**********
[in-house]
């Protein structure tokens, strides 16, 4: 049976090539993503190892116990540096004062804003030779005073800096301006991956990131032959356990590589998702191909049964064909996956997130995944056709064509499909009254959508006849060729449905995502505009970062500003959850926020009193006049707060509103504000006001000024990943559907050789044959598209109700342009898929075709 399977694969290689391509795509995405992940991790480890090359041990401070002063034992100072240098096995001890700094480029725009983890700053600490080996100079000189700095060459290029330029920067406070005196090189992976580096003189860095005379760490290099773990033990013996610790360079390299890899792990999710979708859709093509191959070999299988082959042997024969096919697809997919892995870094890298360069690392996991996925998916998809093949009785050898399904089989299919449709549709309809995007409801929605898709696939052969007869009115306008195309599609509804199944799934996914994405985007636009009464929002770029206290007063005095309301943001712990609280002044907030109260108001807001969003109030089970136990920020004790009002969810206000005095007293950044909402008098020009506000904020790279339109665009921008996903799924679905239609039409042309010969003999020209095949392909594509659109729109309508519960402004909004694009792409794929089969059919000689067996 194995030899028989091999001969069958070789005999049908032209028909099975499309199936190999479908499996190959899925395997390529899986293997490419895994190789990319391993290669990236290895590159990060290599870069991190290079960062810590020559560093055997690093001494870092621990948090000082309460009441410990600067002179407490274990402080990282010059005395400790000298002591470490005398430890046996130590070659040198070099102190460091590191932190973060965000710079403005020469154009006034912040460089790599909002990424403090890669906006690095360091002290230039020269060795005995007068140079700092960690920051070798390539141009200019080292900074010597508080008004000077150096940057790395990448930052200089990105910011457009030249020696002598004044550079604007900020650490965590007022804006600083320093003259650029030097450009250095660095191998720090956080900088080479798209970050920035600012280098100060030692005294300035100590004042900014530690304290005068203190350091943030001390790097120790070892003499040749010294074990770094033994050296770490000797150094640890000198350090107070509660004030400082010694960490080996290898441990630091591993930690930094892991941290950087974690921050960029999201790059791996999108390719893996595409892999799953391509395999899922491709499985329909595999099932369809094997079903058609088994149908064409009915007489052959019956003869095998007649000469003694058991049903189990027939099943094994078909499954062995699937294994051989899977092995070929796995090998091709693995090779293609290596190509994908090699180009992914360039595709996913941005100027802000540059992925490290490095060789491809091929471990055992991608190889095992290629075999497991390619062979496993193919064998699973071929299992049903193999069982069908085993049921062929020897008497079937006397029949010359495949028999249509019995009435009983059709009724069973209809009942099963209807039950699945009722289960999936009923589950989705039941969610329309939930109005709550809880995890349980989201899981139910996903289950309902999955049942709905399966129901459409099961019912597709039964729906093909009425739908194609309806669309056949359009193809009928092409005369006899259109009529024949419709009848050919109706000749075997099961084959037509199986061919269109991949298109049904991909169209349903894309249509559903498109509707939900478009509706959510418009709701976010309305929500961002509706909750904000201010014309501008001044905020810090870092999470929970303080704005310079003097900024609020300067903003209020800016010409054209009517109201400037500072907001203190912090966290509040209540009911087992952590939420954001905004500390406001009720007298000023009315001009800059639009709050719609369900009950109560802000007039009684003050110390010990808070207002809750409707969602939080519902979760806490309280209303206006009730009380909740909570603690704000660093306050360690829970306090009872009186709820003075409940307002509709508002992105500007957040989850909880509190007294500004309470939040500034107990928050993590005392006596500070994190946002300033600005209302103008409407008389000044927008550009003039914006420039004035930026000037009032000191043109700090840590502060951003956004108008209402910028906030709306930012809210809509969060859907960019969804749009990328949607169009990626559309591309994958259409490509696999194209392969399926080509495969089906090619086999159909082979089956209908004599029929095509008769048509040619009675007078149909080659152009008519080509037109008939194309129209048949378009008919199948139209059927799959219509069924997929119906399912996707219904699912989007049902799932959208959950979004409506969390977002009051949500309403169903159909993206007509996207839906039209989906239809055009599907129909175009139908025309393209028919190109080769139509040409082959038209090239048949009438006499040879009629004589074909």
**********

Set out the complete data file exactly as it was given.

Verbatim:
[in-house]
């Protein structure tokens, strides 16, 4: 049976090539993503190892116990540096004062804003030779005073800096301006991956990131032959356990590589998702191909049964064909996956997130995944056709064509499909009254959508006849060729449905995502505009970062500003959850926020009193006049707060509103504000006001000024990943559907050789044959598209109700342009898929075709 399977694969290689391509795509995405992940991790480890090359041990401070002063034992100072240098096995001890700094480029725009983890700053600490080996100079000189700095060459290029330029920067406070005196090189992976580096003189860095005379760490290099773990033990013996610790360079390299890899792990999710979708859709093509191959070999299988082959042997024969096919697809997919892995870094890298360069690392996991996925998916998809093949009785050898399904089989299919449709549709309809995007409801929605898709696939052969007869009115306008195309599609509804199944799934996914994405985007636009009464929002770029206290007063005095309301943001712990609280002044907030109260108001807001969003109030089970136990920020004790009002969810206000005095007293950044909402008098020009506000904020790279339109665009921008996903799924679905239609039409042309010969003999020209095949392909594509659109729109309508519960402004909004694009792409794929089969059919000689067996 194995030899028989091999001969069958070789005999049908032209028909099975499309199936190999479908499996190959899925395997390529899986293997490419895994190789990319391993290669990236290895590159990060290599870069991190290079960062810590020559560093055997690093001494870092621990948090000082309460009441410990600067002179407490274990402080990282010059005395400790000298002591470490005398430890046996130590070659040198070099102190460091590191932190973060965000710079403005020469154009006034912040460089790599909002990424403090890669906006690095360091002290230039020269060795005995007068140079700092960690920051070798390539141009200019080292900074010597508080008004000077150096940057790395990448930052200089990105910011457009030249020696002598004044550079604007900020650490965590007022804006600083320093003259650029030097450009250095660095191998720090956080900088080479798209970050920035600012280098100060030692005294300035100590004042900014530690304290005068203190350091943030001390790097120790070892003499040749010294074990770094033994050296770490000797150094640890000198350090107070509660004030400082010694960490080996290898441990630091591993930690930094892991941290950087974690921050960029999201790059791996999108390719893996595409892999799953391509395999899922491709499985329909595999099932369809094997079903058609088994149908064409009915007489052959019956003869095998007649000469003694058991049903189990027939099943094994078909499954062995699937294994051989899977092995070929796995090998091709693995090779293609290596190509994908090699180009992914360039595709996913941005100027802000540059992925490290490095060789491809091929471990055992991608190889095992290629075999497991390619062979496993193919064998699973071929299992049903193999069982069908085993049921062929020897008497079937006397029949010359495949028999249509019995009435009983059709009724069973209809009942099963209807039950699945009722289960999936009923589950989705039941969610329309939930109005709550809880995890349980989201899981139910996903289950309902999955049942709905399966129901459409099961019912597709039964729906093909009425739908194609309806669309056949359009193809009928092409005369006899259109009529024949419709009848050919109706000749075997099961084959037509199986061919269109991949298109049904991909169209349903894309249509559903498109509707939900478009509706959510418009709701976010309305929500961002509706909750904000201010014309501008001044905020810090870092999470929970303080704005310079003097900024609020300067903003209020800016010409054209009517109201400037500072907001203190912090966290509040209540009911087992952590939420954001905004500390406001009720007298000023009315001009800059639009709050719609369900009950109560802000007039009684003050110390010990808070207002809750409707969602939080519902979760806490309280209303206006009730009380909740909570603690704000660093306050360690829970306090009872009186709820003075409940307002509709508002992105500007957040989850909880509190007294500004309470939040500034107990928050993590005392006596500070994190946002300033600005209302103008409407008389000044927008550009003039914006420039004035930026000037009032000191043109700090840590502060951003956004108008209402910028906030709306930012809210809509969060859907960019969804749009990328949607169009990626559309591309994958259409490509696999194209392969399926080509495969089906090619086999159909082979089956209908004599029929095509008769048509040619009675007078149909080659152009008519080509037109008939194309129209048949378009008919199948139209059927799959219509069924997929119906399912996707219904699912989007049902799932959208959950979004409506969390977002009051949500309403169903159909993206007509996207839906039209989906239809055009599907129909175009139908025309393209028919190109080769139509040409082959038209090239048949009438006499040879009629004589074909």